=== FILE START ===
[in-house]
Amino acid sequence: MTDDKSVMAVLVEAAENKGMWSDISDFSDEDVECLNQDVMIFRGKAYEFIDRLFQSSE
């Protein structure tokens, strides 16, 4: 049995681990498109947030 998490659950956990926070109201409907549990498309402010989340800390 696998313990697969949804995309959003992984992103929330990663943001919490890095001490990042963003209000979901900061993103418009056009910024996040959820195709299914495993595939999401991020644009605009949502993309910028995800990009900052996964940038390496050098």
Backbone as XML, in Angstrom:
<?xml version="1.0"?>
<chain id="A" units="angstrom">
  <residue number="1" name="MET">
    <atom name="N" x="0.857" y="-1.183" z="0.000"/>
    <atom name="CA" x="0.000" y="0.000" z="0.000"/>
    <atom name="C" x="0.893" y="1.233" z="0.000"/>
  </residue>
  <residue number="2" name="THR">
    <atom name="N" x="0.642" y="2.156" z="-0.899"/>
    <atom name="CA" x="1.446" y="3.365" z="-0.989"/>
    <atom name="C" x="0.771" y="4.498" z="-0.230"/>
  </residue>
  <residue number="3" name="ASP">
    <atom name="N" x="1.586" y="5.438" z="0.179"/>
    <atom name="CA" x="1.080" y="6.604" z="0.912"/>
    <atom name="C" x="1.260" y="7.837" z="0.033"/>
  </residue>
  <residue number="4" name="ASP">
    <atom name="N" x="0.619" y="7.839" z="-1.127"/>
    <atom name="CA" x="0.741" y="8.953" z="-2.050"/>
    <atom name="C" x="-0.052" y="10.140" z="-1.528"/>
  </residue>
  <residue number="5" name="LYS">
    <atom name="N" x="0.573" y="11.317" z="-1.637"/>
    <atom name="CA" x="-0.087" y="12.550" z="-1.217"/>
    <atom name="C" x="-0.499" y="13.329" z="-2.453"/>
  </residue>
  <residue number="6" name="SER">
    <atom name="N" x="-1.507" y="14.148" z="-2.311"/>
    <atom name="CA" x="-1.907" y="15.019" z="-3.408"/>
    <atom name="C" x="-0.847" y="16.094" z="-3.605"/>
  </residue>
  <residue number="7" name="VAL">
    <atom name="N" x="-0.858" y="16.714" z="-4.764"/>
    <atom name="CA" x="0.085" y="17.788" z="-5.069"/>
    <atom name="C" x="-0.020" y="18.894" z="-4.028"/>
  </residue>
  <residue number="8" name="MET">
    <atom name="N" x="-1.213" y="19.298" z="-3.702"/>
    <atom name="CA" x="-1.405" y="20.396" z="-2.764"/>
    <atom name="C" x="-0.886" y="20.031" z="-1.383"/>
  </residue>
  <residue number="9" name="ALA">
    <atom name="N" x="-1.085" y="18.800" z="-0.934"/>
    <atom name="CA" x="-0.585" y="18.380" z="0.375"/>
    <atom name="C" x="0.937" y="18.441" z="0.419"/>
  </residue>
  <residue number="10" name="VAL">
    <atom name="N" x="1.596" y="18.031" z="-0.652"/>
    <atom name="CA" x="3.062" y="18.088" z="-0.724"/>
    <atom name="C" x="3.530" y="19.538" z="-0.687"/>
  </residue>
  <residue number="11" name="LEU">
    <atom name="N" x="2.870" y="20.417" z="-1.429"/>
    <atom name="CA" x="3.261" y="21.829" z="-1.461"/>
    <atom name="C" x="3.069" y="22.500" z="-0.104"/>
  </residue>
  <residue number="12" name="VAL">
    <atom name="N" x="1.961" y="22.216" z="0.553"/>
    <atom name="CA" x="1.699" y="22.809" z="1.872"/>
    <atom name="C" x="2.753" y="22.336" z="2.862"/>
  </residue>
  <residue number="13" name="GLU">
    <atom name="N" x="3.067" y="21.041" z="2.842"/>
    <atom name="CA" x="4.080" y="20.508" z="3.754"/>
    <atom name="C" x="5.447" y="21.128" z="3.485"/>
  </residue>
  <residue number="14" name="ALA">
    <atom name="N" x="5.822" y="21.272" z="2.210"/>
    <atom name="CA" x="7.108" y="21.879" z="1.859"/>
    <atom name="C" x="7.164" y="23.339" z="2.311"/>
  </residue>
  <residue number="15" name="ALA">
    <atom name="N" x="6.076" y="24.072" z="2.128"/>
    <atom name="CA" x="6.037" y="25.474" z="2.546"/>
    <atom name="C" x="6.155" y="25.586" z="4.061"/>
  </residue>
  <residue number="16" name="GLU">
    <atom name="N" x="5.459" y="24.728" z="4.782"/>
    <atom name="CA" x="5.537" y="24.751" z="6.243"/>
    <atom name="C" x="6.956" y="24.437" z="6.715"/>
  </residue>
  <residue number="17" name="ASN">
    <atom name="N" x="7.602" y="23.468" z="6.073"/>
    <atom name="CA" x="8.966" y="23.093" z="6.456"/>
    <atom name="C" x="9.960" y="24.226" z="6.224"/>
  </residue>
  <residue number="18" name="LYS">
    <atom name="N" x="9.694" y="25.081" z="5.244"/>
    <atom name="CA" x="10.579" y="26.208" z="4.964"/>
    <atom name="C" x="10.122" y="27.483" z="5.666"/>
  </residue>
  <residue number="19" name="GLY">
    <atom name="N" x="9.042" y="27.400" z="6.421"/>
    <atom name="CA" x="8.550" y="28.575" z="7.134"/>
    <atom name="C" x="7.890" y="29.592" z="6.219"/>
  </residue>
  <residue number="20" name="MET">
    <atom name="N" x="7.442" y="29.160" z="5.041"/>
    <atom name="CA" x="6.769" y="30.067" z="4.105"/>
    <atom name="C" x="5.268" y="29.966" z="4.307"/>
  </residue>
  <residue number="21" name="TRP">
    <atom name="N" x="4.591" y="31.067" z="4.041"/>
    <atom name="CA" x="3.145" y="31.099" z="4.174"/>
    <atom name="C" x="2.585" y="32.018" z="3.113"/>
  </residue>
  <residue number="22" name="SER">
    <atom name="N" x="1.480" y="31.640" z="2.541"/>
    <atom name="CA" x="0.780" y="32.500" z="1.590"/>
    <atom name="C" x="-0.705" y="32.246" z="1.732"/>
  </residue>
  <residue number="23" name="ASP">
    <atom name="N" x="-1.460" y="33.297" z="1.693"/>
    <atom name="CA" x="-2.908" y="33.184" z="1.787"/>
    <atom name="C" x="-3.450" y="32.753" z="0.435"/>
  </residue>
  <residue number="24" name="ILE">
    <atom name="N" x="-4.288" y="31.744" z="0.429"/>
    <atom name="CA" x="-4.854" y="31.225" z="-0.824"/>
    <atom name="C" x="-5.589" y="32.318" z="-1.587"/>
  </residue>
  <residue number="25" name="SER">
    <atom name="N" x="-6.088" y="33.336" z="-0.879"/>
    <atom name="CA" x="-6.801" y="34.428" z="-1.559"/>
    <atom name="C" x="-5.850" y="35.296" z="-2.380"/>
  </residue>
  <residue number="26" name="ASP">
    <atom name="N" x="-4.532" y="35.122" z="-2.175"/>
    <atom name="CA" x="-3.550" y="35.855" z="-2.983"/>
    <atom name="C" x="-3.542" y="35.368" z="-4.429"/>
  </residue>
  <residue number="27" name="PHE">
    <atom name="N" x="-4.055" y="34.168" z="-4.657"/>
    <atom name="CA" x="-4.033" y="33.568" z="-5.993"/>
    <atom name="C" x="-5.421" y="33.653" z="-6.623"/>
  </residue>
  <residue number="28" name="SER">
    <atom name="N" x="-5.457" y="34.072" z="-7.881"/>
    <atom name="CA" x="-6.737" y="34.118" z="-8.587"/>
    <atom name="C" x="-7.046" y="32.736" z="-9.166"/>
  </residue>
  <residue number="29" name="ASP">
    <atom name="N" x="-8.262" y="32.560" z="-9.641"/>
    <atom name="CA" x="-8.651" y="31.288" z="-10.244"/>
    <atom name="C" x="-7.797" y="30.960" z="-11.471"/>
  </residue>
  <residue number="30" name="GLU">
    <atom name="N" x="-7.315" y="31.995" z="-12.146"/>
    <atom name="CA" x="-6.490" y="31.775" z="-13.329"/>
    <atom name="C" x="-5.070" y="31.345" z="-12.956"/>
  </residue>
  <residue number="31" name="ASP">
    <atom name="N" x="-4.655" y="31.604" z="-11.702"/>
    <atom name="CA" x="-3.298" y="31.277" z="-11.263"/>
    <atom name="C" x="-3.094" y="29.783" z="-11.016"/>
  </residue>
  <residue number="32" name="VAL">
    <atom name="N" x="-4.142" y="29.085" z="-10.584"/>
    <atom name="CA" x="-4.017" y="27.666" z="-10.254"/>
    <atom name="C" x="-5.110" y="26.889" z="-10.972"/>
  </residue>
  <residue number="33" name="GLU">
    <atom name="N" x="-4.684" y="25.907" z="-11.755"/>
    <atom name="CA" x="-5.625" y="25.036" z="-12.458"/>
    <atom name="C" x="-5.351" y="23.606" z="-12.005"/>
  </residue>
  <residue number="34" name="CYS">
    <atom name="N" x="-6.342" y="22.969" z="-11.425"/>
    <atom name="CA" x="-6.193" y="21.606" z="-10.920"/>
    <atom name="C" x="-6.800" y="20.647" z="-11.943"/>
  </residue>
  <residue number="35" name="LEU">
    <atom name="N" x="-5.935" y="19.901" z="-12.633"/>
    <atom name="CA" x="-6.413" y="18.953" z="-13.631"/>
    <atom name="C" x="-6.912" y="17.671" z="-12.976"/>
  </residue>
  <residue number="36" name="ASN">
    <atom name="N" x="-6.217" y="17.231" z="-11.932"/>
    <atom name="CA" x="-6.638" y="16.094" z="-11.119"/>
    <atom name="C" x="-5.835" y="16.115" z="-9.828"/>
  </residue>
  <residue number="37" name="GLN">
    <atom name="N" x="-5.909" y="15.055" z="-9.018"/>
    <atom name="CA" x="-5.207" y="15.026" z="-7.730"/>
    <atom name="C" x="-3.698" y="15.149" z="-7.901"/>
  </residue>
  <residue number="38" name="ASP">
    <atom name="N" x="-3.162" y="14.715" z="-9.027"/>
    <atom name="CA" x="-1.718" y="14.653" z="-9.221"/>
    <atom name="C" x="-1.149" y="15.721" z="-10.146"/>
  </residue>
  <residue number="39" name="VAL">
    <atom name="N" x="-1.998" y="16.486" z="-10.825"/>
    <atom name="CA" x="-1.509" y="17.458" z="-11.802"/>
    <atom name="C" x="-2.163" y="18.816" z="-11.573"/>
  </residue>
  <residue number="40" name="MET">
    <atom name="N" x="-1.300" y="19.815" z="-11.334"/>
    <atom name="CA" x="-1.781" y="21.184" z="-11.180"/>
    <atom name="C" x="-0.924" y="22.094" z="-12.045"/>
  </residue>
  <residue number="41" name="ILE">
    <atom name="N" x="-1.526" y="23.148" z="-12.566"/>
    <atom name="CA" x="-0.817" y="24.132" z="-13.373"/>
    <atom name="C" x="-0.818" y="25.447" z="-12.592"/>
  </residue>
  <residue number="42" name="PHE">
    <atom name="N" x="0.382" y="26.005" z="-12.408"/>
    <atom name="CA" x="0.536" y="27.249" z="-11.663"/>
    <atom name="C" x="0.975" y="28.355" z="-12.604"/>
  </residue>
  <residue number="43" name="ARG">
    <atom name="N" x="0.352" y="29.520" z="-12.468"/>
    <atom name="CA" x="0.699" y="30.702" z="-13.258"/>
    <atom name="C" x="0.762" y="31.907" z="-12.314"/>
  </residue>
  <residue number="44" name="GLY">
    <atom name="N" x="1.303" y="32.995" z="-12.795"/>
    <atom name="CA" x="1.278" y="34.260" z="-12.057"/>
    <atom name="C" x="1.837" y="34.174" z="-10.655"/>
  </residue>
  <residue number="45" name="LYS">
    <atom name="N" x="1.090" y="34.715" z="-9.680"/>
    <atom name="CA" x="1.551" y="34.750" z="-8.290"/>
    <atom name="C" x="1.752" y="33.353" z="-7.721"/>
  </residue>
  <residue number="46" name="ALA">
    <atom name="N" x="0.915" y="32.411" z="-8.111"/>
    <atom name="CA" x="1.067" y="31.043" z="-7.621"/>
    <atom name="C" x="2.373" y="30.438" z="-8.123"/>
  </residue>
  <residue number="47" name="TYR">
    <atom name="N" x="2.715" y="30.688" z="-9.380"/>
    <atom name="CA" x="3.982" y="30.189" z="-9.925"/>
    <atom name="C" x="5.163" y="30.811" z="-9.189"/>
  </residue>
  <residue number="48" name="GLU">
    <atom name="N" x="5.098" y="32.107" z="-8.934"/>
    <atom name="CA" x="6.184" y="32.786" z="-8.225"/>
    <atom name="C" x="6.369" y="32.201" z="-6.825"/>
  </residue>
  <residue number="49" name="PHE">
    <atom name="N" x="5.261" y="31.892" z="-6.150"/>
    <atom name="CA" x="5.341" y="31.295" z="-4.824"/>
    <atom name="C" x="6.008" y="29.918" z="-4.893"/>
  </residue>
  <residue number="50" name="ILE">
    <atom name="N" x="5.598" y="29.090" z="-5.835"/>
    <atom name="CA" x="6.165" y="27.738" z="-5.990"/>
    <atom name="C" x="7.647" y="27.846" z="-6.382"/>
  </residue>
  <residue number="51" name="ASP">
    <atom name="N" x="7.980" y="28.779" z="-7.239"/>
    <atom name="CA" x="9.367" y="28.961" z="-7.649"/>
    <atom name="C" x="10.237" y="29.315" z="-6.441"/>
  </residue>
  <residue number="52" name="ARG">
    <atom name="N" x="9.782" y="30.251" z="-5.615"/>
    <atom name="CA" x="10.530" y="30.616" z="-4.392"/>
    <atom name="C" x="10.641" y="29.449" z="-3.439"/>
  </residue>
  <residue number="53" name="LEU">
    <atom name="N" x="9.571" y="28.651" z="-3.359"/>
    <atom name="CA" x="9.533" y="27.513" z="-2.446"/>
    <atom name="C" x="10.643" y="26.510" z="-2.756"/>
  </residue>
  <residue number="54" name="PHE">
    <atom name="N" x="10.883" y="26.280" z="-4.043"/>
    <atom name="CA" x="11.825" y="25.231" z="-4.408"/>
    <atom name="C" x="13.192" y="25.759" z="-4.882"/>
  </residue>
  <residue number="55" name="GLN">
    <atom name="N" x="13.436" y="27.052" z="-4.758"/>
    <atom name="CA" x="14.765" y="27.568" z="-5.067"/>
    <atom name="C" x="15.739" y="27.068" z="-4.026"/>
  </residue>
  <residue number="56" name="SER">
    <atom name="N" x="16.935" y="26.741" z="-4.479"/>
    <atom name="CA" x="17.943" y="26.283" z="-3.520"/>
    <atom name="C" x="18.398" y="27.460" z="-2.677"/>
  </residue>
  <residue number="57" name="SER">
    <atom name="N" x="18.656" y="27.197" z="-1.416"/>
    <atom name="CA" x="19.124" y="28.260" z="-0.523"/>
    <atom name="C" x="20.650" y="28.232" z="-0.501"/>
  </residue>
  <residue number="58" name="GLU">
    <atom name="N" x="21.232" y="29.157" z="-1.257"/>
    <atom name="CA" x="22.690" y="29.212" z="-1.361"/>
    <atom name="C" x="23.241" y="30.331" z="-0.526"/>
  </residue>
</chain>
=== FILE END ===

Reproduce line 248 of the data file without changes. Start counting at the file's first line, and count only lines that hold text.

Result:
    <atom name="N" x="5.261" y="31.892" z="-6.150"/>